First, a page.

• any person who is not eligible to vote in the municipality
  • an employee of a municipality who has not taken an unpaid leave of absence and resigned
  • a judge of any court
  • an MP, an MPP or a Senator
  • an inmate serving a sentence in a penal or correctional institution

You can, however, be a scientific illiterate who believes that the Earth is flat or only 6000 years old, and humans walked with the dinosaurs. That will truly help your municipality to drive at high speed into the accelerating climate change of the 21st century looking in the rear view mirror.

I propose a new set of rules and qualifications.

First, candidates have to submit three letters of reference from qualified citizens, and a personal letter of application as to why they want the position of responsibility for which they are applying, along with a current, fact-checked Résumé for Councillors and Curriculum Vitae (CV) for Mayors.

The résumé/CV must include educational, employment, and service experience, along with any awards and special skills, and be accompanied by a current police background check. Note: lack of formal education should not be a barrier, but lack of literacy should. Thomas Edison, Steve Jobs, Dave Thomas, and our own Ryan Gosling seemed to do just fine. On the other hand, University degrees can be bought – just ask the current President of the United States.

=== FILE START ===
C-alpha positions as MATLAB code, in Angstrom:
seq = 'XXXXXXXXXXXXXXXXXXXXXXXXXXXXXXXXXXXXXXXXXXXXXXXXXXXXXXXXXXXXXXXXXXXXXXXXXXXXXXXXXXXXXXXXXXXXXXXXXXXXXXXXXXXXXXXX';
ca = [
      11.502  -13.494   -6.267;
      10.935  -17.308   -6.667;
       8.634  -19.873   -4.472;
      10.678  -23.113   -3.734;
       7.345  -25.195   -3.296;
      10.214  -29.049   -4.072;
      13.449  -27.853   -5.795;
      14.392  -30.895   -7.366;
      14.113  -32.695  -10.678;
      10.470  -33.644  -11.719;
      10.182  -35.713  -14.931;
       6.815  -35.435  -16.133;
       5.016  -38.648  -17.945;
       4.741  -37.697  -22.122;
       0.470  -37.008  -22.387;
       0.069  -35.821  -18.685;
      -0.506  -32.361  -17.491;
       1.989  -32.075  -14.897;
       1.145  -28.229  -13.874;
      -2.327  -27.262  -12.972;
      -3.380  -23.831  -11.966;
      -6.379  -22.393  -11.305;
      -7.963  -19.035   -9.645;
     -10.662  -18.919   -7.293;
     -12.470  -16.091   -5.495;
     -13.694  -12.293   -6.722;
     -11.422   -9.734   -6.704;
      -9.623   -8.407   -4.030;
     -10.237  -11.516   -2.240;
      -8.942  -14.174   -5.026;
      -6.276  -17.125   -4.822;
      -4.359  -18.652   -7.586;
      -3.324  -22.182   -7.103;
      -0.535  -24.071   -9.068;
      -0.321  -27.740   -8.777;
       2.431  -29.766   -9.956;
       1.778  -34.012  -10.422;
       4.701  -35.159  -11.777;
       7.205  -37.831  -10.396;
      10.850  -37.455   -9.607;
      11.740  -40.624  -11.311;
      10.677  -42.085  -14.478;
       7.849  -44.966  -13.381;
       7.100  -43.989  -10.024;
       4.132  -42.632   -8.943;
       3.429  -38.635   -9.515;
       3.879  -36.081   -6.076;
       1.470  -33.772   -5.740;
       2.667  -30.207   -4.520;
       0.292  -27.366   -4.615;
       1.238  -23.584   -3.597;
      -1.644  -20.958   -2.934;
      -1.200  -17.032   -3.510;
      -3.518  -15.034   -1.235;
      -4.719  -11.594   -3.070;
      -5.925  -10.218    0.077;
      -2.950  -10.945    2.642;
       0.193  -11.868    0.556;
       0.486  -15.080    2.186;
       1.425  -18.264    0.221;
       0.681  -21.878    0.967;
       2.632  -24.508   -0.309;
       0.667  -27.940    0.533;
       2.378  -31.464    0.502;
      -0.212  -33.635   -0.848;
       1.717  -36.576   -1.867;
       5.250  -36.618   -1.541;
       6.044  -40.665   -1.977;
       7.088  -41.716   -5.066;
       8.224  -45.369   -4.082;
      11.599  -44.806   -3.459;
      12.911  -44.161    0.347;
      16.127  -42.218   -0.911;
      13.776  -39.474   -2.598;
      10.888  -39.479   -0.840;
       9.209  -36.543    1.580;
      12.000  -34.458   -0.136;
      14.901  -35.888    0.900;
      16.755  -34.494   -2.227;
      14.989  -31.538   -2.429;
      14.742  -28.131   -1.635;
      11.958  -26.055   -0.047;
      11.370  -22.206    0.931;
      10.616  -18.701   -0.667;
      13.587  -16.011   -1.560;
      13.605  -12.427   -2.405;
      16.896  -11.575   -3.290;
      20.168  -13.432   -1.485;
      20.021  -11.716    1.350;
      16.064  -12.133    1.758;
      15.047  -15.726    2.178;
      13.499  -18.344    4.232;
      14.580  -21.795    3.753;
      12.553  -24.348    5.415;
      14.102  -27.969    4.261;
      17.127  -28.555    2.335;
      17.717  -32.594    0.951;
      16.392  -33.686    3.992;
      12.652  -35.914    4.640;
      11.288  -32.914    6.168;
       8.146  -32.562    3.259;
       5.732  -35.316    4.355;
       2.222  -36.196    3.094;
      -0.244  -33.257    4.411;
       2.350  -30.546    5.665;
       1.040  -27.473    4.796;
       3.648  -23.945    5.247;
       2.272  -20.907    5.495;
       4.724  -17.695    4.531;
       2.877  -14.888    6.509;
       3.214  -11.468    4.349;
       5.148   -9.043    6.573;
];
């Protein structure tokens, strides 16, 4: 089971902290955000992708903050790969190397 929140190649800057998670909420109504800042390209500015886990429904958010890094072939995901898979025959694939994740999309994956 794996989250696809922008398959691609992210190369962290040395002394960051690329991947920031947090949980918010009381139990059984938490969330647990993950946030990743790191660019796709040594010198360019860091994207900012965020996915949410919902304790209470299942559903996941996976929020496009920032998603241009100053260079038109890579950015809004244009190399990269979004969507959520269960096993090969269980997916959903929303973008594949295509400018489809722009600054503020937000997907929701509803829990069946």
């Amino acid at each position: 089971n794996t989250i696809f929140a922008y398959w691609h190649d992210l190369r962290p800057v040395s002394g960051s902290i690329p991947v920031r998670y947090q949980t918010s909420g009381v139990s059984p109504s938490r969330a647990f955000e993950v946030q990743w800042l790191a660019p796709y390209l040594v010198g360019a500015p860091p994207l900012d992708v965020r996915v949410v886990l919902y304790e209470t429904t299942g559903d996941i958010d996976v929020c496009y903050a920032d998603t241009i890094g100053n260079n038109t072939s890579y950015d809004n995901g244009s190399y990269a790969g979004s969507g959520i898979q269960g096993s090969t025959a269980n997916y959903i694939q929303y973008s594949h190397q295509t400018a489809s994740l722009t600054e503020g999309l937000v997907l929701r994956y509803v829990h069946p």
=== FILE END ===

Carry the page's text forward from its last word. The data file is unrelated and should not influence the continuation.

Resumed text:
Secondly, the candidates must be able to demonstrate competent literacy skills in reading, writing and speaking.

Thirdly, the candidate must sign an Agreement to Participate, indicating that they have read, comprehended, and agreed to the Code of Conduct, and that they will have chosen to remove themselves from Council immediately should they violate the Code of Conduct.

Fourthly, any Candidate found to be in collusion with development interests contrary to the Town’s majority interests will have chosen to remove themselves from Council and Regional Council immediately.

Lastly, the Candidates agree to submit themselves to a public shaming should they be found to be guilty of deliberately or accidentally (without correction) giving misinformation to their constituents, or of being found guilty by the Integrity Commissioner of violating their Code of Conduct, or of having colluded with hostile development interests. This same public shaming will be applied to any members of the Press who enable the spread of innuendo, gossip and misinformation among the citizens of Caledon.

The public shaming will be carried out at a central location in their Ward, as well as running the gauntlet along the Great Trail behind the Town Hall. And “NO”, I’m not kidding.

Follow these simple new qualification guidelines and consequences for the 2018 slate of candidates, and we’ll be sure to have the most accountable local Government and media coverage in the country.


Skid Crease, Caledon

Next Political Humour Blog: The dangers of a “Family Compact” on Council.